Talley Flight Deck. 4:41 A.M. Fifteen minutes to impact.
"There," said Ahmad.
"You call that flat?" Pilot Oscar "Hawk" Adams was a part-owner of Mo's Restaurant on Skyport. He was the only millionaire among the flight crews.
"I don't think there's anything else here," said Skip Wilkowski, the flight engineer. They needed a relatively smooth piece of rock face, something against which to place the prow. But this part of Solitary Ridge was severely gouged. "We're going to have to make do."
"Son of a bitch," said Adams. He steered toward it. Antonia Mabry, Mission Control. 4:43 A.M. Thirteen minutes to impact.
The ferries fired in unison. Mabry groaned and popped, but did not break open as Rita had feared. Carpenter and Feinberg hadn't taken time to get into p-suits, not that it would have mattered had things gone amiss. After a few uneasy moments, Carpenter returned his attention to the data coming in from the other vehicles. "All three running hot," he said. "I wouldn't have thought these units would stand up under this."
Feinberg watched the screens and thought how good it was to be alive. He'd always feared death, feared the final annihilation of light and the long plunge into oblivion. He saw his own mortality as a kind of personal black hole, dragging him inexorably through his days to suck him down at last. And he wondered now, with the ferry's rocket engine hurling itself against the vehicle's frail frame, using that frame to hold back the enormous mass of the Possum, whether he hadn't already slipped inside a Schwarzschild radius.
He had neither a religious faith to console him nor a functional philosophy to fight off the demons. For the first time in his life, he was behaving in a manner that could suitably be defined as heroic. And he suspected that eventually he'd be recognized for this day's deeds. If they succeeded. But if he was dead, if he wasn't on the platform to accept whatever medal might be offered, then of what use was any of it?
In the darkness stirred up by his fears, he searched for a presence, for a God who might intervene. If you're there, he murmured, please get me through this. He didn't try to close a deal, didn't promise to amend his life. He asked only for help. It was as close as Feinberg had come to a prayer in more than twenty-five years. Percival Lowell Utility Deck. 4:46 A.M. Ten minutes to impact.
The most frustrating aspect of the entire problem for Charlie was his sense that he could not actively participate in the effort, other than to sit helplessly in Lowell, as he had earlier sat helplessly in the Micro, and watch events unfold. He remained on a direct link with Mission Control, but he wished now that he'd been able to take Feinberg's suggestion-or had it been Carpenter's?-to monitor events from the Mabry.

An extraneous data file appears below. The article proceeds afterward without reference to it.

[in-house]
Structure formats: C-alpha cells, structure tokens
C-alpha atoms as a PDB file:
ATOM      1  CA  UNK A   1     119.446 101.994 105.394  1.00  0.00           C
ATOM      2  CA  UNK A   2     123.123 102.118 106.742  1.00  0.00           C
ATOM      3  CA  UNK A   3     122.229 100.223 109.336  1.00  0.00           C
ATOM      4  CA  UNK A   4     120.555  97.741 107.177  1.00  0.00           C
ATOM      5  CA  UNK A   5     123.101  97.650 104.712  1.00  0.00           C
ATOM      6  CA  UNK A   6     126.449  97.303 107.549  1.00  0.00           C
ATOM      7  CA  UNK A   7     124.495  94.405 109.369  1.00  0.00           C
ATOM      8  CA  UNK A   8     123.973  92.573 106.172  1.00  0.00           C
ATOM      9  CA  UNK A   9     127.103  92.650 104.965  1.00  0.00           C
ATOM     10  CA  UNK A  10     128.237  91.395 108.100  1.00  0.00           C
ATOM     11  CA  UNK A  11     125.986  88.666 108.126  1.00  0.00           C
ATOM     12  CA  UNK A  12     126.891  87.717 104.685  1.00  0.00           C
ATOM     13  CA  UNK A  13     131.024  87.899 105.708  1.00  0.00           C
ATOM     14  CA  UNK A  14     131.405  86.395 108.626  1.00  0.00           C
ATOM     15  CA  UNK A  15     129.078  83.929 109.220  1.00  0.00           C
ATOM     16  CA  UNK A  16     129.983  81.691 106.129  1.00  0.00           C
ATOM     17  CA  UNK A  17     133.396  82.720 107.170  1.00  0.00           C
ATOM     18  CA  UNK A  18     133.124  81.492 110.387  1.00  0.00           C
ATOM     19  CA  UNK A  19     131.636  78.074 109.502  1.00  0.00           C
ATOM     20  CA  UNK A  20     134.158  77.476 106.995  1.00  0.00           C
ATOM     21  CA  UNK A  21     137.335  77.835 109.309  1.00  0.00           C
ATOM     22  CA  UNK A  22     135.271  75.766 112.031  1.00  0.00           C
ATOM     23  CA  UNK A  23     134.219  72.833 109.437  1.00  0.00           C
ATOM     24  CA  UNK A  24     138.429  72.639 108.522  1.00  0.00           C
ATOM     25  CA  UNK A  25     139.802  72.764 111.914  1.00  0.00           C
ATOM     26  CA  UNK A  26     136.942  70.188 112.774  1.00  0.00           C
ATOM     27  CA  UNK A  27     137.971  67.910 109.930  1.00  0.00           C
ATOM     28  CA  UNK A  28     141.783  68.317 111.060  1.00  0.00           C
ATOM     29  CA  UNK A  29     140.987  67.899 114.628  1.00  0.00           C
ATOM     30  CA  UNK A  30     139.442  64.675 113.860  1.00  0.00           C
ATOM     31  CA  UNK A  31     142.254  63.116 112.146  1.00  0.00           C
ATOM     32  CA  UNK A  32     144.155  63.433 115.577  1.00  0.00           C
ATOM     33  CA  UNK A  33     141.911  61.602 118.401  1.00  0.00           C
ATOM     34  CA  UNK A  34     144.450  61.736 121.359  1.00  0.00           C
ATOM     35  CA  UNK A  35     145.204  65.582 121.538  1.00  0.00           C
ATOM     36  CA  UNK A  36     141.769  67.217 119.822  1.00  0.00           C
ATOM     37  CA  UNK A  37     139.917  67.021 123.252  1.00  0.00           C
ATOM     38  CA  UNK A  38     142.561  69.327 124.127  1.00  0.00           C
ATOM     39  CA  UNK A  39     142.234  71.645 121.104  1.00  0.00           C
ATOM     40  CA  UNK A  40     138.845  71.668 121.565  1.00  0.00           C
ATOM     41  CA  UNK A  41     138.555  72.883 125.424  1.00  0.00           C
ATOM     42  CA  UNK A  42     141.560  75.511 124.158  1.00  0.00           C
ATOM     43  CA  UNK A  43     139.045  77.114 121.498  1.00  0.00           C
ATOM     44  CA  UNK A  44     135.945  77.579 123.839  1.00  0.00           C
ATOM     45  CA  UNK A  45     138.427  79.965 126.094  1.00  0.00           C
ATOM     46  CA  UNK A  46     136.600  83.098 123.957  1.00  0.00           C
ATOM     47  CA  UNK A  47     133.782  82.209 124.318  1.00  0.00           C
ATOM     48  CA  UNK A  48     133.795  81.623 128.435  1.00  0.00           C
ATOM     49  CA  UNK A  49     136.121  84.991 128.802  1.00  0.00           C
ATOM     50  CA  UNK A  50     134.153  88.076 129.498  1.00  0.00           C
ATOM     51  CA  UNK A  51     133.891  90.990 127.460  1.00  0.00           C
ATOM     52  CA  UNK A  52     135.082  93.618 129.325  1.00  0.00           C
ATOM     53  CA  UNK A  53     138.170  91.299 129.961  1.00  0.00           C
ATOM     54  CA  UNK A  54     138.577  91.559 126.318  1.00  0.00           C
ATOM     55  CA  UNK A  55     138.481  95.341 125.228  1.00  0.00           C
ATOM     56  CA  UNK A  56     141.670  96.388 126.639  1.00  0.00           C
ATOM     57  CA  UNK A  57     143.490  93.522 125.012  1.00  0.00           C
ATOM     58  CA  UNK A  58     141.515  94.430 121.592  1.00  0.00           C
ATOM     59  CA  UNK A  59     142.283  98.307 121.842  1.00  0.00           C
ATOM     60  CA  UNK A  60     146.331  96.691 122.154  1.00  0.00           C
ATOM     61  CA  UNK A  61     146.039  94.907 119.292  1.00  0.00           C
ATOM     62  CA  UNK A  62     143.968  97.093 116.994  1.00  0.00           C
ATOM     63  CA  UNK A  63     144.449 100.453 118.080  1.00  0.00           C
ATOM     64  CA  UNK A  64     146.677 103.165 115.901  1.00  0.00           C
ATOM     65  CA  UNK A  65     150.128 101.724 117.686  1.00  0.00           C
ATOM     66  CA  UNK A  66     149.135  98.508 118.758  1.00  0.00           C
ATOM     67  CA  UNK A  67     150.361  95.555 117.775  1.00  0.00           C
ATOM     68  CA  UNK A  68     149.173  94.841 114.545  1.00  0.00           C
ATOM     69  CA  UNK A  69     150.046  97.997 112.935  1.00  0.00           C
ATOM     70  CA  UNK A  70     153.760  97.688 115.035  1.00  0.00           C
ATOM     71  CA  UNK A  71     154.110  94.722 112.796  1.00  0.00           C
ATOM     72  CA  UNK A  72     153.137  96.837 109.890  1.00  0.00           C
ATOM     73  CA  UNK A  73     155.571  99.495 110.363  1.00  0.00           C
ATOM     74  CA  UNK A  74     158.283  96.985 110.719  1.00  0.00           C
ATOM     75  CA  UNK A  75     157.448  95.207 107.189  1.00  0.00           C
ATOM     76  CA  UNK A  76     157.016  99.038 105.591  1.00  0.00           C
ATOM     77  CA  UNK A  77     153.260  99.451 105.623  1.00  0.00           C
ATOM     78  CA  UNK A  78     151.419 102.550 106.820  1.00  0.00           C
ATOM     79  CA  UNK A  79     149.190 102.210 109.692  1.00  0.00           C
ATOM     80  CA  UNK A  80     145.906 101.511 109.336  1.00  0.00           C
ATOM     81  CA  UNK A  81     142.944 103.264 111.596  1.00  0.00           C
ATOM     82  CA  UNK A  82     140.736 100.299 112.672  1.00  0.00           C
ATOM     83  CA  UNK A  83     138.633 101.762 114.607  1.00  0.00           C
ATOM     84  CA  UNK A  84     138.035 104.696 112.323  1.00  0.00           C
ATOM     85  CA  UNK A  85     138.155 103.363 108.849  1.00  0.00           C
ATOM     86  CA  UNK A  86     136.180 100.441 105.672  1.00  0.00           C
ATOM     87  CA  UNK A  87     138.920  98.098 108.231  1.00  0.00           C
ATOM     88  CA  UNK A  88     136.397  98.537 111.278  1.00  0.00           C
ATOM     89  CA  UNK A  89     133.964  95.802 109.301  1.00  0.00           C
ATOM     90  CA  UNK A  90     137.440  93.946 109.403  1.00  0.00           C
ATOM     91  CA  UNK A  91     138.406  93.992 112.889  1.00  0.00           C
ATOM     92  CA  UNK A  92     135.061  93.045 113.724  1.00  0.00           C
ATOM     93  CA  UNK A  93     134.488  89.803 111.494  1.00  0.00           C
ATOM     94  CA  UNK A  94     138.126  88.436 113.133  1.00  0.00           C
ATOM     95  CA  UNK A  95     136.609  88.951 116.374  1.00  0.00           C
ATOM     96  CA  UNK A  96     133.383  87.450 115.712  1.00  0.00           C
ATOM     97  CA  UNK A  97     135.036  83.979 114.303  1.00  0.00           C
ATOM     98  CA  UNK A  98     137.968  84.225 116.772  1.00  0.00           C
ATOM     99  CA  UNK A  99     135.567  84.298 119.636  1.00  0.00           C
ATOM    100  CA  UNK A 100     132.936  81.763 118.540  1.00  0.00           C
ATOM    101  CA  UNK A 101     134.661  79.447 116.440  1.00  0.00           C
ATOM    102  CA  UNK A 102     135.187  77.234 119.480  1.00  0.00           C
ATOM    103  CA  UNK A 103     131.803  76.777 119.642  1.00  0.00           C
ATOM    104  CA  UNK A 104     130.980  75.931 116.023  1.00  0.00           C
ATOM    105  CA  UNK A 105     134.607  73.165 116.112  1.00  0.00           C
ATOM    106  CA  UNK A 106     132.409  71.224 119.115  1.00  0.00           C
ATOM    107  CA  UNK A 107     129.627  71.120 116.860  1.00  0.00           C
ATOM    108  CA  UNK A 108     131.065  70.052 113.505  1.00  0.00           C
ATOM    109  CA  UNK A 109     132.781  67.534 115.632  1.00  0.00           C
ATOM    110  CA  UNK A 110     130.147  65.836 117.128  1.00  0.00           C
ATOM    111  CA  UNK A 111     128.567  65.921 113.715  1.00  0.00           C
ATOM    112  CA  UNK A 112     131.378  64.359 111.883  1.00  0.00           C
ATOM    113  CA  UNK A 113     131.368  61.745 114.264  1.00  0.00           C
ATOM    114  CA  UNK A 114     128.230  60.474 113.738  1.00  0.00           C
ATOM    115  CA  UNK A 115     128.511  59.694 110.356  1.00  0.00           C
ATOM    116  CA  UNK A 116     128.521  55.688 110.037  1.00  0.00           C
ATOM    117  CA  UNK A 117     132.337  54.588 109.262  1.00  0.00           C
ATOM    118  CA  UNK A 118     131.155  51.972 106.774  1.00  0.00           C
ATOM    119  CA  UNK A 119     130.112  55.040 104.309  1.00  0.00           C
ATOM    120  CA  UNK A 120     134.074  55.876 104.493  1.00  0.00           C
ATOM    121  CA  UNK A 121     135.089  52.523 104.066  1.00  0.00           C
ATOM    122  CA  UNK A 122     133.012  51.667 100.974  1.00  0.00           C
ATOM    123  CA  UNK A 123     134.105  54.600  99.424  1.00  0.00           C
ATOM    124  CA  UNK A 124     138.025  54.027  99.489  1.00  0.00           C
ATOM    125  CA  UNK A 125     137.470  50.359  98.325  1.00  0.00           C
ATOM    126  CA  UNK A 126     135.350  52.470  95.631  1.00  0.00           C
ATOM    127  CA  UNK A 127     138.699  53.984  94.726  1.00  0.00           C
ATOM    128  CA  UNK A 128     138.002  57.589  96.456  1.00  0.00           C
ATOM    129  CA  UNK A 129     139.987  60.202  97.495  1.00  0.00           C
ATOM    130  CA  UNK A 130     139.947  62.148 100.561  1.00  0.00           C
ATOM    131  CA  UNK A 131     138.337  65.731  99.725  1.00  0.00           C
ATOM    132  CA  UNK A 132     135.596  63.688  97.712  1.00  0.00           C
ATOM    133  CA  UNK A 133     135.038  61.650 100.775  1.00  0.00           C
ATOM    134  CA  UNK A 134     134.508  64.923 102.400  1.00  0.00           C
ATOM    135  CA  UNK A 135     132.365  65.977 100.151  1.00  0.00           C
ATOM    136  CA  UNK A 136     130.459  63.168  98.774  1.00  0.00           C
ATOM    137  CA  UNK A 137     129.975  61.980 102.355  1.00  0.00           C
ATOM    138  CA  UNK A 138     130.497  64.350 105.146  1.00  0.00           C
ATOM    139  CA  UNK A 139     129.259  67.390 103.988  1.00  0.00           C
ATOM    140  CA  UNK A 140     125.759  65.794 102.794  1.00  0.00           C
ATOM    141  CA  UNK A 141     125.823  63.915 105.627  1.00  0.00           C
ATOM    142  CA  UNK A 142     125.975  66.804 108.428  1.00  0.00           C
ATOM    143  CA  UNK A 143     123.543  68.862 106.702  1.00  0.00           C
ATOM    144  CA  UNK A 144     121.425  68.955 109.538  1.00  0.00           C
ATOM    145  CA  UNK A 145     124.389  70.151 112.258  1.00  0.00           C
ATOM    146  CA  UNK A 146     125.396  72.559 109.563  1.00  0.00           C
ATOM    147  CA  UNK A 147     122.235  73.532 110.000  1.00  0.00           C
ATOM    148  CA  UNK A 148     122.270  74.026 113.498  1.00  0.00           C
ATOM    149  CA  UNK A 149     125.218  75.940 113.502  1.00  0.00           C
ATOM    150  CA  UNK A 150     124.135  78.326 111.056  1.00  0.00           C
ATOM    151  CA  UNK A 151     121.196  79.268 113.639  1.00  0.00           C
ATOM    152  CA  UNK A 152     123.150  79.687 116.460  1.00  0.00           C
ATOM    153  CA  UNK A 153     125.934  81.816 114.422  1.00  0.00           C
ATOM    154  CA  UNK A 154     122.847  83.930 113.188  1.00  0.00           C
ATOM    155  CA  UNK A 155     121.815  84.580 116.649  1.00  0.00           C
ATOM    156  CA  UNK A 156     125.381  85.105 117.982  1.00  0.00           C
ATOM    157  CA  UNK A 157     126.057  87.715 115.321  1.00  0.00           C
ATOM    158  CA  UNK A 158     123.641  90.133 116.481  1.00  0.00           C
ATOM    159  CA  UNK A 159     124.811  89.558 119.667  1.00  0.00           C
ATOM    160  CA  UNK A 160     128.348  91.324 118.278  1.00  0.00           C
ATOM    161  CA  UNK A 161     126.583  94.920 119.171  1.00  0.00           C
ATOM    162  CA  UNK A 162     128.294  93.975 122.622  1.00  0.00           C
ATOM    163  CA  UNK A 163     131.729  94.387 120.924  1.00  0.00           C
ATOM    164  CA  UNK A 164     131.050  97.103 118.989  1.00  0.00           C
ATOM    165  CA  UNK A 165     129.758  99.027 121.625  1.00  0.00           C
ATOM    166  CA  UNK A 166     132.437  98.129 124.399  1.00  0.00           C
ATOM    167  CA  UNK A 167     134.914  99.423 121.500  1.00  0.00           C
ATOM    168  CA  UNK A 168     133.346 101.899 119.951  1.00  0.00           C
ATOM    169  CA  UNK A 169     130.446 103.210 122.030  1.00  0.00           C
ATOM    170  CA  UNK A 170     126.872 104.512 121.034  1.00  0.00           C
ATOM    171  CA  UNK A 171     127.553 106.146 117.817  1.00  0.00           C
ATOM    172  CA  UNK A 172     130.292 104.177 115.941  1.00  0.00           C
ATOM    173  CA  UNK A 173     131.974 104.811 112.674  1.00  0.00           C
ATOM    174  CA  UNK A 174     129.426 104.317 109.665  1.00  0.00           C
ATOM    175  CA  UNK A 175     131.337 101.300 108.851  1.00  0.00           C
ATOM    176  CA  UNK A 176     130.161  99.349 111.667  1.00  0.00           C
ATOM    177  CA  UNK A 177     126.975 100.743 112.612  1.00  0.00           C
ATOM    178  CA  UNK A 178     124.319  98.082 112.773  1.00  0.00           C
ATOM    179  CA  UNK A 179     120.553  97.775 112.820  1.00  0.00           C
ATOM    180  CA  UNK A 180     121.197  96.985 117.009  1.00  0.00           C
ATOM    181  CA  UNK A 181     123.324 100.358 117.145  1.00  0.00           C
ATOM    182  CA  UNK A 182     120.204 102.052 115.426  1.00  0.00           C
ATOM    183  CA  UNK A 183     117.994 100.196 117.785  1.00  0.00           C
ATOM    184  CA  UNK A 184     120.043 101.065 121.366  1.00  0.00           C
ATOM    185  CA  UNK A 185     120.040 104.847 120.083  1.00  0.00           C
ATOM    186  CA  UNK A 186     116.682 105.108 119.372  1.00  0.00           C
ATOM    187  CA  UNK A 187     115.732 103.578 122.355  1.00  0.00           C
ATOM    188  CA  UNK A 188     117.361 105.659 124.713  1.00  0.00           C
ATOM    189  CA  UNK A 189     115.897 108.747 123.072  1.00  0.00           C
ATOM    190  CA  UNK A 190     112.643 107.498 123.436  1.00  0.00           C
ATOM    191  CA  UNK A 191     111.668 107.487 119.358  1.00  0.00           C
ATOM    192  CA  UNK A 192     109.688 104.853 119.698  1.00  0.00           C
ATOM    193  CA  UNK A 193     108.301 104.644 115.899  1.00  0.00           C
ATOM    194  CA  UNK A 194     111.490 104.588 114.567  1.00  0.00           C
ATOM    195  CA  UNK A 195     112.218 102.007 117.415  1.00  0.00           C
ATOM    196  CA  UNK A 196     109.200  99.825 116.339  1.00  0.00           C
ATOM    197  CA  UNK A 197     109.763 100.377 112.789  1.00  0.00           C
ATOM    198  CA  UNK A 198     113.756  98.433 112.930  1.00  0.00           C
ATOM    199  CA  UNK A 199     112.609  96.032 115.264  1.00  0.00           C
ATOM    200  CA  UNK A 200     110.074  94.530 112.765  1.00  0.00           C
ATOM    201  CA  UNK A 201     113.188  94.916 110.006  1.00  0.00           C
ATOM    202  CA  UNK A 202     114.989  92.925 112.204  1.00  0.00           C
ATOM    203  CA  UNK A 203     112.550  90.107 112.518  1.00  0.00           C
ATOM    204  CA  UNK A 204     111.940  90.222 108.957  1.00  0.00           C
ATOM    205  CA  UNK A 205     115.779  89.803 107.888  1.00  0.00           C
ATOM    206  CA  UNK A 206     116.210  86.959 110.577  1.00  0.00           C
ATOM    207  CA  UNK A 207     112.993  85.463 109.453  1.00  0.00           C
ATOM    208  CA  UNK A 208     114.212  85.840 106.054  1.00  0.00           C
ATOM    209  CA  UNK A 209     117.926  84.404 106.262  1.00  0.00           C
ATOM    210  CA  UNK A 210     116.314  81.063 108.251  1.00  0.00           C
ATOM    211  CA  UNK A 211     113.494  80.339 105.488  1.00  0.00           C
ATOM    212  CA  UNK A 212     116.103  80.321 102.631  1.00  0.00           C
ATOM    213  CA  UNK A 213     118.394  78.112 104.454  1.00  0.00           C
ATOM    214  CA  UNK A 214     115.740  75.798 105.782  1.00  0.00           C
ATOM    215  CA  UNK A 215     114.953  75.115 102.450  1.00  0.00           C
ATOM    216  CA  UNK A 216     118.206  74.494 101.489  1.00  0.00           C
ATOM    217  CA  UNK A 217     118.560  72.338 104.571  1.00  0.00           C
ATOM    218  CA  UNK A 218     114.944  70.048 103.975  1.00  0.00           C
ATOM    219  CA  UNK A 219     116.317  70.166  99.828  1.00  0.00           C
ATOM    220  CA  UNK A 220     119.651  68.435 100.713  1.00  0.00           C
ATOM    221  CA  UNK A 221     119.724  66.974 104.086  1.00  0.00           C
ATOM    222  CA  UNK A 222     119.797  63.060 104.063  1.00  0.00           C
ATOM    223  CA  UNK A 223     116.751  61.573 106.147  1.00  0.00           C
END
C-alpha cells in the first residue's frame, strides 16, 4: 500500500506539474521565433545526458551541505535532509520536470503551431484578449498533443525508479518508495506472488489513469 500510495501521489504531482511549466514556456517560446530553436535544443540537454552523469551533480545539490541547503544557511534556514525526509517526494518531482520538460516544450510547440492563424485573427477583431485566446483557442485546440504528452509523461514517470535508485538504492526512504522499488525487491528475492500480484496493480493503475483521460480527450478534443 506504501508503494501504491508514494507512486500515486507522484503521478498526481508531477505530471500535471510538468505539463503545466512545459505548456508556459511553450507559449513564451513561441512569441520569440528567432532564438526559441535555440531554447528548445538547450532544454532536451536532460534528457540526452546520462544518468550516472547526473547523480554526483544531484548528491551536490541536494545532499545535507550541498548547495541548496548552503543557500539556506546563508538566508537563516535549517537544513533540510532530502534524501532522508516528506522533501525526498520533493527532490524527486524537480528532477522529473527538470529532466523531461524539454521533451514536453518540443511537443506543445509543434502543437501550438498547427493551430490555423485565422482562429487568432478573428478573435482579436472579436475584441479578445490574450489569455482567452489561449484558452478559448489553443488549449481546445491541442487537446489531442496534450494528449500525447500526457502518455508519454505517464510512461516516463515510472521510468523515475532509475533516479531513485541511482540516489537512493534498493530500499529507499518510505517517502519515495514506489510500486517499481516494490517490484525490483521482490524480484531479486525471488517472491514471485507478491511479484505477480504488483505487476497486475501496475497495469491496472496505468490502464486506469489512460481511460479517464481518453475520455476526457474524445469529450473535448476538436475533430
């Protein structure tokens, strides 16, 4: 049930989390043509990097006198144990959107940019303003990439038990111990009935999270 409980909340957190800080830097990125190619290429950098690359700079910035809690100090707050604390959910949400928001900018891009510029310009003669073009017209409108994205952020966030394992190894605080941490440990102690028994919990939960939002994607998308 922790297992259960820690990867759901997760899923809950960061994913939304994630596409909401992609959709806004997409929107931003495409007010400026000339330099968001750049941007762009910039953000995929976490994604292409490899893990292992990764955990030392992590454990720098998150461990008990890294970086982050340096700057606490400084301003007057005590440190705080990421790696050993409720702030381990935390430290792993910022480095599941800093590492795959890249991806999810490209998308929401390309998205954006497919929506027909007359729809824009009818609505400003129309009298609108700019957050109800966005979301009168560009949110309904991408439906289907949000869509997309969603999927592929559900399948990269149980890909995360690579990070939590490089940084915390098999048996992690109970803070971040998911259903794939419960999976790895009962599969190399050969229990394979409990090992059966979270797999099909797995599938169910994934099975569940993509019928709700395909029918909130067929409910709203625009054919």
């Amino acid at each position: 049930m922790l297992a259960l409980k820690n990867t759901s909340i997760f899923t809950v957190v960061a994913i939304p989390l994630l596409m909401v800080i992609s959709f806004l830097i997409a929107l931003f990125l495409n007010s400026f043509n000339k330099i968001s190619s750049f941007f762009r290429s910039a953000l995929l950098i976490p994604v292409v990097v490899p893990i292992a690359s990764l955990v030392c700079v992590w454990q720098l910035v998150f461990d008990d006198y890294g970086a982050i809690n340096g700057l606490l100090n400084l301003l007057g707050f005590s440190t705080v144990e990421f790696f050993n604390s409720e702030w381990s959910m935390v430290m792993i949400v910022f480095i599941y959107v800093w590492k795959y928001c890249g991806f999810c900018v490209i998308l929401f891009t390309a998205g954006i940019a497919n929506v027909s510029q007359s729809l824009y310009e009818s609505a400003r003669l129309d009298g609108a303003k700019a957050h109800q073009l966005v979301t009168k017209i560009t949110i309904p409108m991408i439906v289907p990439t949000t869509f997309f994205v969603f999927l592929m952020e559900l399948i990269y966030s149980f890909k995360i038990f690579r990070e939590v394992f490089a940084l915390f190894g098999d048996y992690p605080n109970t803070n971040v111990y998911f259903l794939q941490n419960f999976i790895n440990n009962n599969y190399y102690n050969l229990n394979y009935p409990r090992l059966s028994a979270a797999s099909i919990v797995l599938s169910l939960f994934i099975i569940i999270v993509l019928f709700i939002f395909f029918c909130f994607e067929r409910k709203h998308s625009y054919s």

He had retired from the flight deck, relinquishing his seat to Saber. It was almost as if, knowing he could not help, he did not wish to watch.
The only other person with him was Keith Morley. Morley was talking into his mike, and looked up when Charlie came in. He signaled, silently requesting permission to ask the president a few questions on camera. But Charlie shook his head no and collapsed into a seat.
Up front, calls kept coming in for him. Rachel had a waiting list a couple of hundred deep. He'd accepted a few. Twenty minutes ago, when things had begun to go wrong, Charlie had taken a call from the pope. Were they going to be successful? the pontiff asked. And Charlie responded, not entirely diplomatically, that it was anybody's guess, and that if the pope had any influence this was a good time to use it.
His cell phone chimed. The Mabry tone. "Haskell," he said. His heart pounded.
Carpenter's voice: "We got two planes with dry tanks. But we've got a chance. We've slowed it down a little. Feinberg's a genius."
"Yeah," said Charlie. "He's pretty good." But thank God for the woman at the Orbital Lab. And Evelyn. (And, though he did not know it, Chaplain Pinnacle.) Talley Flight Deck. 4:50 A.M. Six minutes to impact.
Hawk Adams had maintained the delicate balance between the ferry's prow and the rugged cliff wall. It was essential to keep the plane of the cliff precisely at a ninety-degree angle to the central axis of the ship. Should that angle go even slightly out of balance, Talley's engine would demolish the ferry, break her spine, in effect drive the rear of the ship through the forward compartments and crush the flight deck and the people in it. That scenario never left Hawk's mind.
In fact, he held the ferry steady longer than he would have thought possible. But something-a hiccup in the fuel lines, a computer blip, a distraction, something-momentarily tipped the flow of power. The end came so quickly that Hawk never knew there was a problem. Antonia Mabry, Mission Control. 4:51 A.M. Five minutes to impact.
"We've lost Talley."
Carpenter looked at the displays. "What do you think?"
"Not yet." Percival Lowell Flight Deck. 4:52 A.M. Four minutes to impact.
The fans had come on in her suit and cool air bathed her face. "Getting warm," said Saber.
Rachel nodded. "Going to get warmer." They were into the ionosphere now. The ship wasn't designed for atmospheric travel. It was going to heat up very quickly.
Streaks of light, charged solar particles, were raining down on the surrounding rockscape. The sky was turning pink and the stars had winked out.
Among the SSTOs, only Arlington was still firing. And, of course, so was the Lowell.
"Hang on," said Rachel, and she switched to the PA. "Brace yourselves, gentlemen. It's about to get rough." SSTO Arlington Flight Deck. 4:53 A.M. Three minutes to impact.
The last of the fuel ran out and the engines shut down.
"That's it," said George. There was something terribly final about the silence that now engulfed them. They were indeed bound to the rock, headed presumably for Florida.